History of HDI

During post graduate studies in the US, a Norwegian family doctor learned that the complete eradication of guinea worm disease was theoretically within reach. Dr Anders Seim was inspired by efforts at the Carter Center and decided to devote the rest of his professional life to this cause. He founded Health & Development International (HDI), registered in Boston, USA, and Norway. Dr Seim has since worked for the World Health Organization in Geneva, but is back in Norway, now engaged full time in HDI’s efforts to eradicate guinea worm, stop lymphatic filariasis (“elephantiasis”), and prevent women from dying and getting obstetric fistula as consequences of giving birth.

HDI remains a small non-governmental organization, concentrating on diseases deemed to be eradicable or that can be eliminated. Where simple interventions are at hand but insufficiently implemented, HDI’s aim has always been to advance world public health, strengthen economic development, and augment human dignity among some of the world’s most unfortunate people by helping to permanently free them of specific diseases.

HDI’s distinctive characteristic is the combination of catalytic functions with the use of modest funds to open bottlenecks. HDI gives special emphasis to the development of “south-south collaboration” and regional networking of programs and activities.

A solid track record at low cost

In guinea worm eradication, HDI has mobilized support from big business and governments in North America and Europe since 1990. We introduced rewards to help find the last cases—a tool now used in almost all endemic countries. And HDI provides field advisors or operations-support at critical times when others cannot.

In 1997, HDI initiated and co-sponsored a “Global Policy Retreat” where major directions for elephantiasis elimination were charted. To again stimulate clear thinking on a complicated issue, HDI convened a defining workshop on drug distribution two years later. We developed a popular advocacy brochure with WHO, and stimulated early inclusion of French speaking African countries in the program. At country level, HDI has particularly supported Ghana and Togo in the area of lymphatic filariasis (LF) elimination, encouraging collaboration across their border. And HDI runs the West African LF Morbidity Project under which surgeons in 12 countries are to be introduced to improved techniques for surgery on men with accumulation of fluid in the scrotum as a result of LF.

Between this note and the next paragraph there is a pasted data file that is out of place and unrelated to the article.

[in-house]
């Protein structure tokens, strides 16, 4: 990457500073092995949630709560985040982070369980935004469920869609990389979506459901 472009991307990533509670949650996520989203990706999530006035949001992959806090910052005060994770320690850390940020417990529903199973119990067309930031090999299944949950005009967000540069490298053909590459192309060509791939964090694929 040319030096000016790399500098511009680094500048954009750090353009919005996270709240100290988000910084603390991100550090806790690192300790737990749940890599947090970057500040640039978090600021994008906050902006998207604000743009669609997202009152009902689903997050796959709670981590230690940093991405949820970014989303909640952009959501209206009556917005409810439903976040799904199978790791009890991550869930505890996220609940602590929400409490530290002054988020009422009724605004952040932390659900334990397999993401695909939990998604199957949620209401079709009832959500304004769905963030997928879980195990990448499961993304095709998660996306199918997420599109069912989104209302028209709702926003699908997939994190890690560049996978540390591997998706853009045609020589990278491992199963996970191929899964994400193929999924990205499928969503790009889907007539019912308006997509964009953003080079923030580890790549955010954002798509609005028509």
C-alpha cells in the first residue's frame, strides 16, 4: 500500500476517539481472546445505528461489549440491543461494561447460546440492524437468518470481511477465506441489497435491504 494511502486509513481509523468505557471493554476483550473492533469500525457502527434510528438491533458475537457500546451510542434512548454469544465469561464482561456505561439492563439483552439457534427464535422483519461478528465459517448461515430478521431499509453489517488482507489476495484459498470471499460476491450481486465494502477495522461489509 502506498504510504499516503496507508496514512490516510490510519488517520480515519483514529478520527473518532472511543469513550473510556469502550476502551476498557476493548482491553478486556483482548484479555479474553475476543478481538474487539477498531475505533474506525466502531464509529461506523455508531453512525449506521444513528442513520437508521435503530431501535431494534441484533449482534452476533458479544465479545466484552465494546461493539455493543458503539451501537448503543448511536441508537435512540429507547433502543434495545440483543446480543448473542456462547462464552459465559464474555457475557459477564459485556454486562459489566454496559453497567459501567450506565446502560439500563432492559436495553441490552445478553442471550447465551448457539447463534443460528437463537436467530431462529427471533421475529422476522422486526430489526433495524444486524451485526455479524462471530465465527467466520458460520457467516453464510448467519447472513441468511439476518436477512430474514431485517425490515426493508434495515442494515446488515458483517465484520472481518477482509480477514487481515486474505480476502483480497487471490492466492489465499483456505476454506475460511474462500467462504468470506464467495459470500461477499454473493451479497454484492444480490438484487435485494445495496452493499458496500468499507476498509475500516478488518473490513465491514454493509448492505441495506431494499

Since 2004, HDI has been working to introduce a community-based system to prevent deaths during childbirth and prevent obstetric fistula afterward for survivors of obstructed labor. A UNFPA (United Nations Population Fund), CDC (US Centers for Disease Control and Prevention), HDI-sponsored global policy meeting broadly endorsed HDI’s proposed approach. And in December 2007, HDI launched the world’s first community-based program for rapid prevention of obstructed labor deaths and obstetric fistulas as a pilot project in Bankilare, Niger.